Assad regime blasted over chemical attacks in Security Council

Assad regime blasted over chemical attacks in Security Council
UN Security Council members Britain, Estonia and Germany denounced the Assad regime on Wednesday (April 15) for a lack of accountability after being accused of conducting chemical weapons attacks in 2017.

Russia, Assad's closest ally, dismissed the accusations as “baseless.”

The exchanges between Russia and the Europeans took place at the monthly meeting on regime's chemical weapons, which was closed. Russia, Germany, Britain and Estonia distributed the statements of their ambassadors.

An investigative team of the Organization for the Prohibition of Chemical Weapons said in a 82-page report issued April 8 that the regime air force dropped bombs containing either chlorine or sarin on a hospital and open farmland in the central town of Latamneh, injuring over 70 people and killing at least three — a surgeon and two others.

UN spokesman Stephane Dujarric said UN disarmament chief Izumi Nakamitusu briefed the council, including on the findings of the OPCW report, and stressed that they were “deeply distressing.”

Dujarric said Nakamitsu reiterated Secretary-General Antonio Guterres’ position “that the use of chemical weapons by anyone, anywhere, is intolerable and impunity for their use is equally unacceptable. It is imperative to identify and hold accountable all those who have used chemical weapons.” But the regime was not named.

The investigative team concluded that “there are reasonable grounds” to believe the perpetrators in Latamneh of the use of sarin on March 24 and 30, and chlorine on March 25, 2017, were part of the Assad Air Force, OPCW coordinator Santiago Oñate-Laborde said.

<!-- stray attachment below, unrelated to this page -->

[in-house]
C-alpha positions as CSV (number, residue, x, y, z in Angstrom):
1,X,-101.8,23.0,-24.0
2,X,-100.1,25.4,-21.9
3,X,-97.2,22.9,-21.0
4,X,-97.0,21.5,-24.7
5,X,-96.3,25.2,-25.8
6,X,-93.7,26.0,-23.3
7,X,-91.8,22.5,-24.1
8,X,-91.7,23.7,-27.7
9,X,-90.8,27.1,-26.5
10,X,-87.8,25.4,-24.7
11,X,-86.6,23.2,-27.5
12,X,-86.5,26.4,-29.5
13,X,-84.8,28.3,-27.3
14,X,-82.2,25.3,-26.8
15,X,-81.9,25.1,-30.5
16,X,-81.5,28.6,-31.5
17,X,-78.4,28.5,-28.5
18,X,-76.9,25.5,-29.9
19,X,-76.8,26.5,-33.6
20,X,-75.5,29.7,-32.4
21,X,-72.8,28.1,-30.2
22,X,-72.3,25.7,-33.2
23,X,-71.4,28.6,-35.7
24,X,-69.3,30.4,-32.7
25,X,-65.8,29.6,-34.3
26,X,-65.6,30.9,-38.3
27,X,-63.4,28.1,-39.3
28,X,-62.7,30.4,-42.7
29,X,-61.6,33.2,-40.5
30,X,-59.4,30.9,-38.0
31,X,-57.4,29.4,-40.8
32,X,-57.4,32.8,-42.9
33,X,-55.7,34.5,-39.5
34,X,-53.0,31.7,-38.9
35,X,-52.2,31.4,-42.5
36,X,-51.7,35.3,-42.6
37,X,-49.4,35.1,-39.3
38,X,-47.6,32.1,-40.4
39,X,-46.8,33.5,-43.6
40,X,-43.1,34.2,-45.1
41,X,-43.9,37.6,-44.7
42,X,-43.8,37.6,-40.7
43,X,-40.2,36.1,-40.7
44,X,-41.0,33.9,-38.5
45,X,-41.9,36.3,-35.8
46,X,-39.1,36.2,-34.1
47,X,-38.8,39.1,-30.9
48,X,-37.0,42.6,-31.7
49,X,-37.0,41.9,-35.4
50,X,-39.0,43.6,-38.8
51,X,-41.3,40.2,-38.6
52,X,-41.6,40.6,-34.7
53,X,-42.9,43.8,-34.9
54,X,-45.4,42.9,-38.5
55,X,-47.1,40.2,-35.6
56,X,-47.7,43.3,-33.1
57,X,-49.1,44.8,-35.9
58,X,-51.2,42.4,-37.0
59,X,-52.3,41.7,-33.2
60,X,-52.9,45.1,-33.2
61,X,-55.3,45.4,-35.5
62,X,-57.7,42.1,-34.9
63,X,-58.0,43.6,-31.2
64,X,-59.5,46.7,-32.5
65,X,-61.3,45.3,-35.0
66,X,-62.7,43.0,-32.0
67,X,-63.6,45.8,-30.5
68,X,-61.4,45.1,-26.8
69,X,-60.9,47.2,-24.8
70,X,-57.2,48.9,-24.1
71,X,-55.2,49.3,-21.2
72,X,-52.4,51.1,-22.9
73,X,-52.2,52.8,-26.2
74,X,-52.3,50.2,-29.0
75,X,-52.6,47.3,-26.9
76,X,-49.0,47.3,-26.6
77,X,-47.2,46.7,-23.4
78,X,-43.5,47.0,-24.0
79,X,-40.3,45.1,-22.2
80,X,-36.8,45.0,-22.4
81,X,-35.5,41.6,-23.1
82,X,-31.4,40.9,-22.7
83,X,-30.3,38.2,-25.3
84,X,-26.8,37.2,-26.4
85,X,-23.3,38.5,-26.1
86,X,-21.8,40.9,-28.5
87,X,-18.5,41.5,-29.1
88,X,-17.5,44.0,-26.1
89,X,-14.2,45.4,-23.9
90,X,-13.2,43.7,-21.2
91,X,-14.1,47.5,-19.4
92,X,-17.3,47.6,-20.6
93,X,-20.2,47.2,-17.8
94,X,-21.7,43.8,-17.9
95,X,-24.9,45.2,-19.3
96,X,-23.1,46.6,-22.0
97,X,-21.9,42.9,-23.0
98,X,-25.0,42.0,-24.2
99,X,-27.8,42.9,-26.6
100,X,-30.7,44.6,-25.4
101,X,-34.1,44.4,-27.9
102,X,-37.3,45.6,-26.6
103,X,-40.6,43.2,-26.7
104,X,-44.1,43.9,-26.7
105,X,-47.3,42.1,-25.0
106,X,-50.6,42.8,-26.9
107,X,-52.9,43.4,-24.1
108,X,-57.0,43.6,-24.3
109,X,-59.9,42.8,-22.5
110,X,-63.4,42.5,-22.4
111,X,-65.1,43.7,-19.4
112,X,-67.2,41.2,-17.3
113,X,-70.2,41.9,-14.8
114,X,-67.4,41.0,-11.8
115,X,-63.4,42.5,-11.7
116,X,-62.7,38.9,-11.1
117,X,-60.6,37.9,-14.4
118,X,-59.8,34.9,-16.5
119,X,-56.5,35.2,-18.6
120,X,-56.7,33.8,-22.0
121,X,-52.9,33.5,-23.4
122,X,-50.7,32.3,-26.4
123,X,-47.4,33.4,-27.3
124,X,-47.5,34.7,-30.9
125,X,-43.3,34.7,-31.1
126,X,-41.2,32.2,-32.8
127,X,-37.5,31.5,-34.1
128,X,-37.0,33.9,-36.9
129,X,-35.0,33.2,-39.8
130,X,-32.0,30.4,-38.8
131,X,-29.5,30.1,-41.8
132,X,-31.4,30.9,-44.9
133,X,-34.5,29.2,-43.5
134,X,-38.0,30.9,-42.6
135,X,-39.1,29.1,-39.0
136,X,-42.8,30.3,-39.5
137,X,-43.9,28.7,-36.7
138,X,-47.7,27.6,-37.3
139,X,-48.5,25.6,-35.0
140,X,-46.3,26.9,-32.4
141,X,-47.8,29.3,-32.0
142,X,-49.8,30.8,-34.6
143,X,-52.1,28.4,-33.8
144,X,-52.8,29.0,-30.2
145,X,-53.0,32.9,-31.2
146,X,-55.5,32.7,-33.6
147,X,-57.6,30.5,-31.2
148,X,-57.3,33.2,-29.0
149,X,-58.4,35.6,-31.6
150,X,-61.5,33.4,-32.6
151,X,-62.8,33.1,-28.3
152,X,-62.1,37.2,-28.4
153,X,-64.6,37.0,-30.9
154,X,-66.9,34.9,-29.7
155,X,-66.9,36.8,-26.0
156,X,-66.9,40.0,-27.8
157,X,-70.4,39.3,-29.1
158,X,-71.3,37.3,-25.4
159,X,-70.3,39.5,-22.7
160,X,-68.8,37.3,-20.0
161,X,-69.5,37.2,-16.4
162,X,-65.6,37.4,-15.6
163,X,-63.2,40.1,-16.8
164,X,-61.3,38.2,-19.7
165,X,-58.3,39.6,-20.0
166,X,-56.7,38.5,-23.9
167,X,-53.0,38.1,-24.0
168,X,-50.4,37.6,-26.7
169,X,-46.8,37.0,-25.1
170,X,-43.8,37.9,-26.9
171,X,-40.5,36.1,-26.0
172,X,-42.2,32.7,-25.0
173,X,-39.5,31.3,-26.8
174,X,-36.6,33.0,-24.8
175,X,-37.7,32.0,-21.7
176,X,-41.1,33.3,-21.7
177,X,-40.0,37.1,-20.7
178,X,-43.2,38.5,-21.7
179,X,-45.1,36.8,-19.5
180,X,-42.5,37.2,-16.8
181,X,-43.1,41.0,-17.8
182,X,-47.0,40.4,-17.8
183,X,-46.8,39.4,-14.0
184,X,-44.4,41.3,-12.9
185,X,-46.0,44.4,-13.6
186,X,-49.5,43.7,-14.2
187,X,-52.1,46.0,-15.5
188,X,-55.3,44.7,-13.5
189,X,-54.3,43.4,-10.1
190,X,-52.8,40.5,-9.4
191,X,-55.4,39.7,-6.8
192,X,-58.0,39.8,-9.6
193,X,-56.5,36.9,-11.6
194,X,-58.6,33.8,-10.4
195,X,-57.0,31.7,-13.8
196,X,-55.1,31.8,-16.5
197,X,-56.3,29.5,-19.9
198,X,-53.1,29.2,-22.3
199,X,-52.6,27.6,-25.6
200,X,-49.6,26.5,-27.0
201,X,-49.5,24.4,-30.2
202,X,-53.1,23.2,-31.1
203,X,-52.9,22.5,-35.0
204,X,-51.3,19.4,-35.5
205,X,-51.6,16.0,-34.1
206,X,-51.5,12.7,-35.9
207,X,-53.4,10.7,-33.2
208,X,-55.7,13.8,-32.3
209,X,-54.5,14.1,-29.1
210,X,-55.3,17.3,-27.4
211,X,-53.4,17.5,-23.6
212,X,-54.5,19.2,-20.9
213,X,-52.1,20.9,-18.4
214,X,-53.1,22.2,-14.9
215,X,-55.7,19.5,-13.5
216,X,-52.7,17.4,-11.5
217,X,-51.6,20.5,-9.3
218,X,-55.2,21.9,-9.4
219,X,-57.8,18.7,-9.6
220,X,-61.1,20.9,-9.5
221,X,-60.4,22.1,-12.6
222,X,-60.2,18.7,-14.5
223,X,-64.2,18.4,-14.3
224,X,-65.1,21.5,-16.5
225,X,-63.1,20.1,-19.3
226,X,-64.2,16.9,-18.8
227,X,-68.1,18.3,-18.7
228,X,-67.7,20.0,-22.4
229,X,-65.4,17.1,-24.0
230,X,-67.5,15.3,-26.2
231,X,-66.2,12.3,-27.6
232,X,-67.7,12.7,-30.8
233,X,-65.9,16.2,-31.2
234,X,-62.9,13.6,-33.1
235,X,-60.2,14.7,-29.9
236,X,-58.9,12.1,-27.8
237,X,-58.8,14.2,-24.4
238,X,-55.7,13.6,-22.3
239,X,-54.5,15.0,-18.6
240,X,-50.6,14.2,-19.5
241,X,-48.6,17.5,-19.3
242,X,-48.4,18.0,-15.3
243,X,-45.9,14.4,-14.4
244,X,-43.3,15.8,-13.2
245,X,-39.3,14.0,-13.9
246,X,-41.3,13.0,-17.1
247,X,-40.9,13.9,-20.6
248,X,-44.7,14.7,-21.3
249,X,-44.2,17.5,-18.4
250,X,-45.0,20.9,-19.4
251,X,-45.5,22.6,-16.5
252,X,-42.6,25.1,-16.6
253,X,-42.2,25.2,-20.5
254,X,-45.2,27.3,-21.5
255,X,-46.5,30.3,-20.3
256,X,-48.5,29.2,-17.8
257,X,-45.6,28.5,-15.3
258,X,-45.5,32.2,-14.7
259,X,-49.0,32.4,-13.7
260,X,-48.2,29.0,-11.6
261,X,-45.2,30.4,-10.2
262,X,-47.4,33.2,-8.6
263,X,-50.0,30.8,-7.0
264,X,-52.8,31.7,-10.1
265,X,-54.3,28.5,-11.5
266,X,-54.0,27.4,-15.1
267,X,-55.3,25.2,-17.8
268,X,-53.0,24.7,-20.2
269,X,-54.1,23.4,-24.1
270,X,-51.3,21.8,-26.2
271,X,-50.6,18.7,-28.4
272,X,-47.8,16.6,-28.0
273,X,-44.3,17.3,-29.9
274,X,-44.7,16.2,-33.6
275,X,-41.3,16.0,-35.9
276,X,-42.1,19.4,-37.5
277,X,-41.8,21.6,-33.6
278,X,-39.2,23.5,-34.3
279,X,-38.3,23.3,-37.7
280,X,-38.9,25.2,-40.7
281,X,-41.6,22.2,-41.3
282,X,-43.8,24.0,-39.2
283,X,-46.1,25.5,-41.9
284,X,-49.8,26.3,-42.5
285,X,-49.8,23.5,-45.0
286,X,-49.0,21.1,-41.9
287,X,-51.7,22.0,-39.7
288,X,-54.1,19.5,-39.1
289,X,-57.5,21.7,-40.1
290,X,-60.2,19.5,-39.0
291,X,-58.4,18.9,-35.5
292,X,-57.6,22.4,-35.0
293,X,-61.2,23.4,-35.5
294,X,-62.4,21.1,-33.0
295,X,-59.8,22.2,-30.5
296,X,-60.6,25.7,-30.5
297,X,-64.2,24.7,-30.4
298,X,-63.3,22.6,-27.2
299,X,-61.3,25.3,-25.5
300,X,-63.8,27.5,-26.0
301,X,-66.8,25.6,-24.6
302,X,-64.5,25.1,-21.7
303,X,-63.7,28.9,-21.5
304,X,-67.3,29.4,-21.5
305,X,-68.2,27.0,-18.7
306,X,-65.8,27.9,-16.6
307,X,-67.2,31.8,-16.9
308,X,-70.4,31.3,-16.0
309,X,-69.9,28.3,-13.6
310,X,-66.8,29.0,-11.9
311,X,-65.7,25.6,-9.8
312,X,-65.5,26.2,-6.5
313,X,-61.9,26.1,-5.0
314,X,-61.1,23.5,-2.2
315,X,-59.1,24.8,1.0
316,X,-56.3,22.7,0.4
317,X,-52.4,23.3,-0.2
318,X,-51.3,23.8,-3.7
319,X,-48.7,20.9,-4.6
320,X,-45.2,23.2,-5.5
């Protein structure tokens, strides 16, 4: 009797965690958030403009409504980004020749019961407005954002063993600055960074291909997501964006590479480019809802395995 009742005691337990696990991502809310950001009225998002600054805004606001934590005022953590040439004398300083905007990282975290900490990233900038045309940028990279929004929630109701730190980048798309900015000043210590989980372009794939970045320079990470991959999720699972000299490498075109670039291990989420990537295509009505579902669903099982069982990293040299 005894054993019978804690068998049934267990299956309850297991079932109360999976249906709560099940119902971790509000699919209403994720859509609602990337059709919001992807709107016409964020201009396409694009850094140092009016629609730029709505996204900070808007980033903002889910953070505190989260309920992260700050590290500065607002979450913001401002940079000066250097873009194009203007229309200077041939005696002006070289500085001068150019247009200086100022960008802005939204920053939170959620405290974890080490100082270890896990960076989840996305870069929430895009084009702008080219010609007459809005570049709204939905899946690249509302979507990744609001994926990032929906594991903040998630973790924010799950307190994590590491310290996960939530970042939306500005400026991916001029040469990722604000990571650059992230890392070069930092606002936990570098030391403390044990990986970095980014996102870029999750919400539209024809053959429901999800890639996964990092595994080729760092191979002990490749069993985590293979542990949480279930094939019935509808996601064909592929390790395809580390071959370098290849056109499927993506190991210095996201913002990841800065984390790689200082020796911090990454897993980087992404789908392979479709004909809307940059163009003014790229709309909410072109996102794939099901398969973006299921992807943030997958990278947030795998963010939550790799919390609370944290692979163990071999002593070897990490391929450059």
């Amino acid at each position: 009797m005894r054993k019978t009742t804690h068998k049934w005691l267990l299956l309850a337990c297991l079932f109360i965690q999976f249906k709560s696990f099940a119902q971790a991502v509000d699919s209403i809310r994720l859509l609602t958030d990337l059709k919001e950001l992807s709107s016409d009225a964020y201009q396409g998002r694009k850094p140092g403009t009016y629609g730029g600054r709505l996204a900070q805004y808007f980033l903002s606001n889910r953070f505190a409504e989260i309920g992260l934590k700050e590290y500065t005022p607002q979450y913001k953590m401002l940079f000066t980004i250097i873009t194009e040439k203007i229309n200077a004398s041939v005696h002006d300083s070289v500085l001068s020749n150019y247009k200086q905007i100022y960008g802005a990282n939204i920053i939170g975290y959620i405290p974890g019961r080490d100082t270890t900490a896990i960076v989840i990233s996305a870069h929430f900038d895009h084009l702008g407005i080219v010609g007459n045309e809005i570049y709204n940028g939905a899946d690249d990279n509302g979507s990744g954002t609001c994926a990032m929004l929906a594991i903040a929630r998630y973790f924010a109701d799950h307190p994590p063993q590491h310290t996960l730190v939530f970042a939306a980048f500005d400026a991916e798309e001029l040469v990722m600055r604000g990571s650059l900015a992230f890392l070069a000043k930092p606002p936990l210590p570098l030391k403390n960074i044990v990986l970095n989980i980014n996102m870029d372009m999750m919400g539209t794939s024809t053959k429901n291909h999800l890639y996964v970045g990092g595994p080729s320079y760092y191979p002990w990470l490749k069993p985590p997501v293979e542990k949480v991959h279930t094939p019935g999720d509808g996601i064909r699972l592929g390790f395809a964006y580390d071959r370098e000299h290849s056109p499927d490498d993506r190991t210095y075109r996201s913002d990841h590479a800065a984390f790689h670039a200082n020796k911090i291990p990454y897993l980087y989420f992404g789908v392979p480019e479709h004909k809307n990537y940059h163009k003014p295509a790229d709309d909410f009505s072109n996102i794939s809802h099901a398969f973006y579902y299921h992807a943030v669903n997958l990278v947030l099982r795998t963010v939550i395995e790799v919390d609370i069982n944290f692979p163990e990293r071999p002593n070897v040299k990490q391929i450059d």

When the report came out, a the regime's Foreign Ministry official, quoted on state media, said “Syria condemns in the strongest terms what was stated in the report,” and “categorically denies that it used toxic gases in the town of Latamneh or in any other Syrian city or village.”

The investigation included interviews with witnesses, analyses of samples taken from the sites of the attacks, as well as review of symptoms reported by those affected and medical staff, along with examination of imagery, including satellite images.

Germany’s deputy UN ambassador Jurgen Schulz told the council: “Accountability is essential and impunity for these heinous crimes is not an option.”

Responding to Russia without naming it, he said, “Now is definitely not the time to repeat old and invent new, unsubstantiated claims to undermine the OPCW’s legitimacy,” or “the professionalism, objectivity, impartiality and independence” of its technical experts.

Estonia’s UN Ambassador Sven Jürgenson supported the report’s findings, condemned the use of chemical weapons by the Assad regime, and said those responsible must be held accountable.

Without accountability, the atrocities will continue, if not by the Assad regime, then by others emboldened by the ability to use these horrendous weapons to hold onto power,” Jurgenson said. “We, therefore, call on the states parties of the Chemical Weapons Convention and the Security Council to act decisively and in a united manner to respond to the findings of this report.

Britain’s deputy UN ambassador Jonathan Allen said the OPCW’s investigation adds to the evidence of two previous UN-mandated investigations that found the Assad regime responsible for using chemical weapons against its own people on at least four occasions.

Based on AP, DS

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